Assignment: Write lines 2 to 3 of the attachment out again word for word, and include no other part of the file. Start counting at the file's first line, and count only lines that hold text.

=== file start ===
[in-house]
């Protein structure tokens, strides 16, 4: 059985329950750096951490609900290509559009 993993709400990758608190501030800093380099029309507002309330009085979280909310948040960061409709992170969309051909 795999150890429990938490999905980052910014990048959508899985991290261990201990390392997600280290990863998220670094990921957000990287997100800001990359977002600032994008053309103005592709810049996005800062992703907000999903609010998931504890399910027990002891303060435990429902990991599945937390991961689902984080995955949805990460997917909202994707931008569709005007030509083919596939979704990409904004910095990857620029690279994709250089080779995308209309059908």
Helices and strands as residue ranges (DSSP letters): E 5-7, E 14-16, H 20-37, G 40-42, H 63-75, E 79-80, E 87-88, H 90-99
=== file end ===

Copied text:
């Protein structure tokens, strides 16, 4: 059985329950750096951490609900290509559009 993993709400990758608190501030800093380099029309507002309330009085979280909310948040960061409709992170969309051909 795999150890429990938490999905980052910014990048959508899985991290261990201990390392997600280290990863998220670094990921957000990287997100800001990359977002600032994008053309103005592709810049996005800062992703907000999903609010998931504890399910027990002891303060435990429902990991599945937390991961689902984080995955949805990460997917909202994707931008569709005007030509083919596939979704990409904004910095990857620029690279994709250089080779995308209309059908």
Helices and strands as residue ranges (DSSP letters): E 5-7, E 14-16, H 20-37, G 40-42, H 63-75, E 79-80, E 87-88, H 90-99